Posted 12/28/2009 12:00 am
Updated 2 years ago
Notable Deaths of 2009
Walter "Wally" Sydney Tucker, 67, an educator and radio station owner, died March 6. The adjunct professor at the University of Arkansas at Little Rock was a past president of the Arkansas Broadcasters Association.
Darrell D. Dover, 75, a longtime commercial attorney in Little Rock, died March 17. Among his clients were Regions Bank, Arvest Bank and Bank of the Ozarks, as well as the nonprofit Arc of Arkansas, which named an annual arts award for Dover.
Frank Lightfoot, 70, an inveterate newspaperman, died March 20 in Pine Bluff, where he was a longtime reporter and editor for the Commercial. A one-time Arkansas Press Association president, he owned the weekly White Hall Journal for nearly 20 years.
George Kell, 86, a Hall of Fame third baseman and broadcaster for the Detroit Tigers, died March 24 in Swifton, where he was born. In 1949, Kell eked out the American League batting title over Ted Williams.
G. Larry Kelley, 92, whose construction company erected several of Little Rock's tallest office towers, died March 31. The retired Pickens-Bond Construction Co. head oversaw construction of numerous shopping malls and much of Little Rock's skyline: Regions Bank, Metropolitan Bank, Stephens Inc., The Peabody Little Rock. He served for two years as chairman of the Little Rock branch of the Federal Reserve Board.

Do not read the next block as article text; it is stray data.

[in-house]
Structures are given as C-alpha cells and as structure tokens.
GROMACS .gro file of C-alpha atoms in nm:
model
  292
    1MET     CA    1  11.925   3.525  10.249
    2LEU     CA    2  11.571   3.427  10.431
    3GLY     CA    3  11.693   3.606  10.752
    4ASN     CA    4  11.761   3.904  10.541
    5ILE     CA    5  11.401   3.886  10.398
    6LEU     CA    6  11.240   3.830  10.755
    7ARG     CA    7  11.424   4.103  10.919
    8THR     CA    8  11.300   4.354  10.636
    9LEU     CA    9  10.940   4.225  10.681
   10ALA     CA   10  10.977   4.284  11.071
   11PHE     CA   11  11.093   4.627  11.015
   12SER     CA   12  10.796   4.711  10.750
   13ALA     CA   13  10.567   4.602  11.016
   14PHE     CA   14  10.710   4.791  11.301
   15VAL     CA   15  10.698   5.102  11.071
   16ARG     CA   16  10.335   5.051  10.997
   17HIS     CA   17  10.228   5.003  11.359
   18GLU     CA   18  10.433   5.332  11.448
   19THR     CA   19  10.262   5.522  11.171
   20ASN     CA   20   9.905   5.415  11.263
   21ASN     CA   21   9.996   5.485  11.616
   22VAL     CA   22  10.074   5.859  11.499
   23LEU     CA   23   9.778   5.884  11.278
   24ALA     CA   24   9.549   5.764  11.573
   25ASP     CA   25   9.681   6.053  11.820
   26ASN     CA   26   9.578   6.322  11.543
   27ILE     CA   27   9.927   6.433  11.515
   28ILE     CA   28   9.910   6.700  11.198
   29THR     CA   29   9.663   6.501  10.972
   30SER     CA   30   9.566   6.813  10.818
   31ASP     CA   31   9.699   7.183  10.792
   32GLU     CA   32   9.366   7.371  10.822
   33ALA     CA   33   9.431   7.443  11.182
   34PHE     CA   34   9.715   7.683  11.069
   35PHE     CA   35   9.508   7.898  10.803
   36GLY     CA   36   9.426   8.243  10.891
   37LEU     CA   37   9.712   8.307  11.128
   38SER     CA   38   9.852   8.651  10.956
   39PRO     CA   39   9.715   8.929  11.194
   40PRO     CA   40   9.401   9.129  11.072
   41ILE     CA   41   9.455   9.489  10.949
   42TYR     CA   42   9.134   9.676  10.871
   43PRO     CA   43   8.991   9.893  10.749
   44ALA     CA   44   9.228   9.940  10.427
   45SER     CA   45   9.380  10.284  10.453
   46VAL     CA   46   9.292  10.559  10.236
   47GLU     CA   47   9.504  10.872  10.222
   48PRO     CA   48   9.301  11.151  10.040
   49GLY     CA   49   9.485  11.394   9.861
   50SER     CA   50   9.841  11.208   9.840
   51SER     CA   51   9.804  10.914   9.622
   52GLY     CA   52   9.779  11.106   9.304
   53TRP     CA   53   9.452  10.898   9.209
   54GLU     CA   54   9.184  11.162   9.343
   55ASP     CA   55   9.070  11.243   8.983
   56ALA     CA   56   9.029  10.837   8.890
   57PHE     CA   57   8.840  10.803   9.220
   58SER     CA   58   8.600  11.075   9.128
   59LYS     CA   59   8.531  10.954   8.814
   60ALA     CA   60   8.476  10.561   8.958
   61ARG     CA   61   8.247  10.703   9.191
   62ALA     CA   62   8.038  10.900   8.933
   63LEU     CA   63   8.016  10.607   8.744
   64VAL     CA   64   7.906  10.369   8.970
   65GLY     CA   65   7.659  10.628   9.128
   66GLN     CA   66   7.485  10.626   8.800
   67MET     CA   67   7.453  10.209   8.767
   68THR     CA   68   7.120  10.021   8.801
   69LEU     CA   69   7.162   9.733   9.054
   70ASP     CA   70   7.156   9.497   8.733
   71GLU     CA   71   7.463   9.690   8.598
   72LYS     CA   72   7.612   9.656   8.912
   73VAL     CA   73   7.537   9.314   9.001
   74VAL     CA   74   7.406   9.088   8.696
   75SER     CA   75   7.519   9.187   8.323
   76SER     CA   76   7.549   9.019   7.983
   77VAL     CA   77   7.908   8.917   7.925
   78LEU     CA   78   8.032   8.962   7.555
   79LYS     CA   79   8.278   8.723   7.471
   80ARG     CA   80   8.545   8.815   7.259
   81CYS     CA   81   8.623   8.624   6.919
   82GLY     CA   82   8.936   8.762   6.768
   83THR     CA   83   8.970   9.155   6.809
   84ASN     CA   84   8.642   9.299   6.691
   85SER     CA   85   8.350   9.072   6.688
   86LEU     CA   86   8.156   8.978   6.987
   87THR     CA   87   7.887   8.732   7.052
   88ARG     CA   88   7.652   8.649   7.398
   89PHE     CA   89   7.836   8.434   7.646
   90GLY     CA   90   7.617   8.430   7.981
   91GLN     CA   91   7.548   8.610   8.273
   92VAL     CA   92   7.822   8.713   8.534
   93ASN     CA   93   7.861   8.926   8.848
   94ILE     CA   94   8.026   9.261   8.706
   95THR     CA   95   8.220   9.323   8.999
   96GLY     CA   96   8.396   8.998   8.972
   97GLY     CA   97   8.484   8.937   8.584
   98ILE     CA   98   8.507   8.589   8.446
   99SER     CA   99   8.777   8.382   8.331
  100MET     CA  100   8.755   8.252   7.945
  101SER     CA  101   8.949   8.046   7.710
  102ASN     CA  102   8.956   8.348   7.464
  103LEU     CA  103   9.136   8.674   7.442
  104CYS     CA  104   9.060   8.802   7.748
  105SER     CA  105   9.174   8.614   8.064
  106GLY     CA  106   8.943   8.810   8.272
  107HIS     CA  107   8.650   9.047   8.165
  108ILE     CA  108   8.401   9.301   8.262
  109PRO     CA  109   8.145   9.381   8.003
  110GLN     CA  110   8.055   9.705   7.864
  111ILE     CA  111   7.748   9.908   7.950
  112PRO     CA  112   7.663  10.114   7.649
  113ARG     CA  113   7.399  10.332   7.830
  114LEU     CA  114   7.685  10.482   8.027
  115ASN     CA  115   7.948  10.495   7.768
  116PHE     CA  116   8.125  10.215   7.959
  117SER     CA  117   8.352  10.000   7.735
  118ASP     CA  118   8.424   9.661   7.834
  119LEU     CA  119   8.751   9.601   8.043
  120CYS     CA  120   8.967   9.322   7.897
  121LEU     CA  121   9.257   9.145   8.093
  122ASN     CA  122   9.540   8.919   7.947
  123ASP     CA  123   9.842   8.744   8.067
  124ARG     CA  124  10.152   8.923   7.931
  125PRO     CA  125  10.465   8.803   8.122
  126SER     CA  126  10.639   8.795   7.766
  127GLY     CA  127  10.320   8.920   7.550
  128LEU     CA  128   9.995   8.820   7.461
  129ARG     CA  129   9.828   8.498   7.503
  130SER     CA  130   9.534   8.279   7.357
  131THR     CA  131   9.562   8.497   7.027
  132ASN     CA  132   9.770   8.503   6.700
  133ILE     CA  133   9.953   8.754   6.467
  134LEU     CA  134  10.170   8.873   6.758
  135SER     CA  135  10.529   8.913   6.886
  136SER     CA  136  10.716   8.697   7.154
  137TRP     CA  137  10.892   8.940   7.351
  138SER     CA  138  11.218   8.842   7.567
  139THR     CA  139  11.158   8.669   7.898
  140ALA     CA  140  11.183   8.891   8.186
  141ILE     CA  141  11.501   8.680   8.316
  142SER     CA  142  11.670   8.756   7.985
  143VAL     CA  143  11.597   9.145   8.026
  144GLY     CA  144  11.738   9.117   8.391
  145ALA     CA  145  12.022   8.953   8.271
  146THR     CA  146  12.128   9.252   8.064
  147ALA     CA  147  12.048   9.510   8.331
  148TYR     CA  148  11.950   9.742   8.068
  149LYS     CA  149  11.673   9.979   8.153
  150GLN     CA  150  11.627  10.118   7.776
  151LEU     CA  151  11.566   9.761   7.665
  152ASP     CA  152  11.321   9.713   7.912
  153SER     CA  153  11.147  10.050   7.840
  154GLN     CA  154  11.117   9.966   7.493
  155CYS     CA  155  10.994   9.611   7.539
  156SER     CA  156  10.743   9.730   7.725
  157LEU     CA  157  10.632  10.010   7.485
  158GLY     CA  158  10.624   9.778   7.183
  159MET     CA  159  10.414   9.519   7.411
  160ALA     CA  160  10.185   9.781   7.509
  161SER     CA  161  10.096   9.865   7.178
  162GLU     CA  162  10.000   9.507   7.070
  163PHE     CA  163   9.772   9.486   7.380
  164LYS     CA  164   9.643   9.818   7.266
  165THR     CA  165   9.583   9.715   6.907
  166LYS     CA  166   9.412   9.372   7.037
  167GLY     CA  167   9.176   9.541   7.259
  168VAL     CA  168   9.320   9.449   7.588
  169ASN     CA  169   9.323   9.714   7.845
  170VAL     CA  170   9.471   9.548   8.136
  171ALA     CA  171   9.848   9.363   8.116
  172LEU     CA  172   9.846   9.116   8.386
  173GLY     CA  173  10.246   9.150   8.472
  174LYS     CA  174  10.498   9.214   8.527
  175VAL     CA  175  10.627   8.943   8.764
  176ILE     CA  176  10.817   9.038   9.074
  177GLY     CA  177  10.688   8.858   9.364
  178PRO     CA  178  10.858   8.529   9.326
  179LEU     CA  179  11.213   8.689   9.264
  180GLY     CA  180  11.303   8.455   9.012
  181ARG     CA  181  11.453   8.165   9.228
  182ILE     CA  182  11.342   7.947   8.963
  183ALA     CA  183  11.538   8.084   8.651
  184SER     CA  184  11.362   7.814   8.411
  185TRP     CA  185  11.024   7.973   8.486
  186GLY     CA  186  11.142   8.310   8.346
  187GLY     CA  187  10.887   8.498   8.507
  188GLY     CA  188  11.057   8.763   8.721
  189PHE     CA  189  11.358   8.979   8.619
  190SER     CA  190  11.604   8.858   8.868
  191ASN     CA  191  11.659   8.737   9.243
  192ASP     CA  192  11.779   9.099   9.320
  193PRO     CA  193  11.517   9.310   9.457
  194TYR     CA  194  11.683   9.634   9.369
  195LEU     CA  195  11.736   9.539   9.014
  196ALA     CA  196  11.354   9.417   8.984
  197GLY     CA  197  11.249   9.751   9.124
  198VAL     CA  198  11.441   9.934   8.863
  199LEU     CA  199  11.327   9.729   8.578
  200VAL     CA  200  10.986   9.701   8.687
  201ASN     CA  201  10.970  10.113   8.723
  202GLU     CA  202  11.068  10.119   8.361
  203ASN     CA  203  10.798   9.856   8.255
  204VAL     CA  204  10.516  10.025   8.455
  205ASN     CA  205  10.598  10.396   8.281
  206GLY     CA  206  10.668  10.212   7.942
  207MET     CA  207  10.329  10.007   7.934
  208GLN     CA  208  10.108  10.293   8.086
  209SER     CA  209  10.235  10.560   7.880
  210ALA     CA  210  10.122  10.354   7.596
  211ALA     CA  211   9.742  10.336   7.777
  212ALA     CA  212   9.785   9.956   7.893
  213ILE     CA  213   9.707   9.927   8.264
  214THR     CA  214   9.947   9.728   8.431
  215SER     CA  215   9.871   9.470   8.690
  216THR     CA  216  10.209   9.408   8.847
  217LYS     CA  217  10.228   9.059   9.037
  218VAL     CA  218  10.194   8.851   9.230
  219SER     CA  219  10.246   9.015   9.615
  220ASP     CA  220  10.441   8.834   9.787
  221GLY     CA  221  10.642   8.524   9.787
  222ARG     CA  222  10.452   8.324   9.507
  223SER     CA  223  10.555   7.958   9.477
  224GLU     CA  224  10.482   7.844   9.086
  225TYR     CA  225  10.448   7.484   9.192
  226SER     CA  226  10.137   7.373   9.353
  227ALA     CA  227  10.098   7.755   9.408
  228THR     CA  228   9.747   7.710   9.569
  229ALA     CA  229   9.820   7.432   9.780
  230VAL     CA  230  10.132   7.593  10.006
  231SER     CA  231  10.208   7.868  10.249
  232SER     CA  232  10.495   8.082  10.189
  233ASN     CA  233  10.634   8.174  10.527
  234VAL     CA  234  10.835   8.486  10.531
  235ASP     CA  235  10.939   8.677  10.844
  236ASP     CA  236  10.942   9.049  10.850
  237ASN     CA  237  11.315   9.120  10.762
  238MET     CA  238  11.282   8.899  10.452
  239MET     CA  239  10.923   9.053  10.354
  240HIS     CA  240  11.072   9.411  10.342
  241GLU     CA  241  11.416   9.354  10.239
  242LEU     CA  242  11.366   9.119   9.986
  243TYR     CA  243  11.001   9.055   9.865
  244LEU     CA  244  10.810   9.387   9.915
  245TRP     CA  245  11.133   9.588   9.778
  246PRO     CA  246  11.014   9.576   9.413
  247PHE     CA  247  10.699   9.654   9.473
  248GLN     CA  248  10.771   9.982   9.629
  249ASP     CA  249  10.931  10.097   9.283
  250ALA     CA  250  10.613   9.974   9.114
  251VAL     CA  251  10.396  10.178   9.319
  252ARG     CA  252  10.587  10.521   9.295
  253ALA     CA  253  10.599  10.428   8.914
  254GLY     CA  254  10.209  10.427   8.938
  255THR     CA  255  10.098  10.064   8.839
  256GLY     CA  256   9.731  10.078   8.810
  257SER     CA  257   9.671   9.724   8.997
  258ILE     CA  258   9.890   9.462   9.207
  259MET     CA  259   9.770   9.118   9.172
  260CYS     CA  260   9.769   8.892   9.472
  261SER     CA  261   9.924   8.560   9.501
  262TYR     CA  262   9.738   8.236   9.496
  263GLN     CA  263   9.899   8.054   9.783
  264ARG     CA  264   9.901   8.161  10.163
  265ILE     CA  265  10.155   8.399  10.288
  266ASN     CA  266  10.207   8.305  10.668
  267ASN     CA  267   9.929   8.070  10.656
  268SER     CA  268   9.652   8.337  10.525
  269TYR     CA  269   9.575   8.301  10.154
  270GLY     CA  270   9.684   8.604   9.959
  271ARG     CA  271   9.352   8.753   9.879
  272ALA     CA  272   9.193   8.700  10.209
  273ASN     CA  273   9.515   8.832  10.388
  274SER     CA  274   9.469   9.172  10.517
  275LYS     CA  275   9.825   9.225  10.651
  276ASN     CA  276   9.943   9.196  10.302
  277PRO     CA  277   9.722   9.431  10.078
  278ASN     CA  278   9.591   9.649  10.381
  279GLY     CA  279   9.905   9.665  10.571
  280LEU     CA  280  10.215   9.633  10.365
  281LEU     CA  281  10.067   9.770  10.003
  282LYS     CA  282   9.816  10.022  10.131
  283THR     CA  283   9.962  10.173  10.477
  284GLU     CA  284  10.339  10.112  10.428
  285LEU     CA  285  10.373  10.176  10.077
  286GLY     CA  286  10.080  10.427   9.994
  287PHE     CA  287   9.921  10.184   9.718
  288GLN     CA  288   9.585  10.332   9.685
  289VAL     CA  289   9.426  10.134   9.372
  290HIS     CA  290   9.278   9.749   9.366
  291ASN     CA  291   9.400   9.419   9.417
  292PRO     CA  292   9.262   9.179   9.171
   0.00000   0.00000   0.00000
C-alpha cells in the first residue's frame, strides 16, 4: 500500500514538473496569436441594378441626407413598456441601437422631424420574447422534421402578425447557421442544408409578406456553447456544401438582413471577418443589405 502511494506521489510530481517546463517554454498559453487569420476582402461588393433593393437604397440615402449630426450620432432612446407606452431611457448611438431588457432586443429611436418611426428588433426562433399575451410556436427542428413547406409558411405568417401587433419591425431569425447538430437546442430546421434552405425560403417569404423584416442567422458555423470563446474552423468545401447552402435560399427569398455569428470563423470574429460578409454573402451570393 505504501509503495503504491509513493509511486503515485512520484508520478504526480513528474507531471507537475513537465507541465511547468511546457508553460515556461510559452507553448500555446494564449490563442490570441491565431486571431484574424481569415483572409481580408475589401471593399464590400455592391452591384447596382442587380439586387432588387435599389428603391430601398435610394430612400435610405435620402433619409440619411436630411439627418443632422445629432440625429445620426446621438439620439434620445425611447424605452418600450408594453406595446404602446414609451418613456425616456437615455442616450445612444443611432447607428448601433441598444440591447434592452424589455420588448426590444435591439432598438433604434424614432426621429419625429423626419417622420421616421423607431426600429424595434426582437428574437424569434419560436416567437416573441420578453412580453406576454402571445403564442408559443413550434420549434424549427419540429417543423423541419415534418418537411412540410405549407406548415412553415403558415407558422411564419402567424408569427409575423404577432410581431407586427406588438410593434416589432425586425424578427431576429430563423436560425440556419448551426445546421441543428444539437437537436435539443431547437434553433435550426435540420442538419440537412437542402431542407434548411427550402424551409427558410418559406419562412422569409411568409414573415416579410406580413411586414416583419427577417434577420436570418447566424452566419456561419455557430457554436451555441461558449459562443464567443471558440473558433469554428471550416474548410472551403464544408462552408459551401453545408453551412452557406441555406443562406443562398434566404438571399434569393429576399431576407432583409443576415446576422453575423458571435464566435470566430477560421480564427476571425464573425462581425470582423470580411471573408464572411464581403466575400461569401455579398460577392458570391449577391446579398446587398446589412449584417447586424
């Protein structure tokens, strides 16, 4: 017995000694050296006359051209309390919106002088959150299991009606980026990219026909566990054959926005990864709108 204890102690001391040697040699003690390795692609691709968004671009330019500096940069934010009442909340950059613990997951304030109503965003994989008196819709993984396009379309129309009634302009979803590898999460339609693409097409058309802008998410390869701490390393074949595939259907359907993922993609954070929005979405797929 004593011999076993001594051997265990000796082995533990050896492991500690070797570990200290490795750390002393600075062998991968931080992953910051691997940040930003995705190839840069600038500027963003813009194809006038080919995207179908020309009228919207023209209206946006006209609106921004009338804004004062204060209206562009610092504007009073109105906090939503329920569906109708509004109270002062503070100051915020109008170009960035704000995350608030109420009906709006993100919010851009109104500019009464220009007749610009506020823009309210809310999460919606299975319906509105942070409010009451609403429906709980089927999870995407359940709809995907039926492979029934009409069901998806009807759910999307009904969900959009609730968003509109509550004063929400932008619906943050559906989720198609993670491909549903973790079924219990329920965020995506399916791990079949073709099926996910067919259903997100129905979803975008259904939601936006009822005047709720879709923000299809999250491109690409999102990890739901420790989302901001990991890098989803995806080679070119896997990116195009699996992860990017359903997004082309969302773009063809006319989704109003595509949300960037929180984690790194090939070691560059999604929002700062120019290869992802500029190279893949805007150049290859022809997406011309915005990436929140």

James Hudson, 54, a Texarkana circuit judge and dedicated advocate for children, died May 3 of complications following cancer surgery. The former prosecuting attorney was chair of two state Supreme Court committees and was at the time of his death one of three candidates for a U.S. District Court judgeship in the Western District of Arkansas.
Tom Steves, 68, the marketing director for Twin City Bank and a longtime advertising executive, died May 26 when he wrecked his motorcycle trying to avoid a truck. Through a career spent at the agencies now known as Mangan Holcomb, Cranford Johnson Robinson Woods and Thoma Thoma, he came to know the players in banking and government as well as anyone in Little Rock.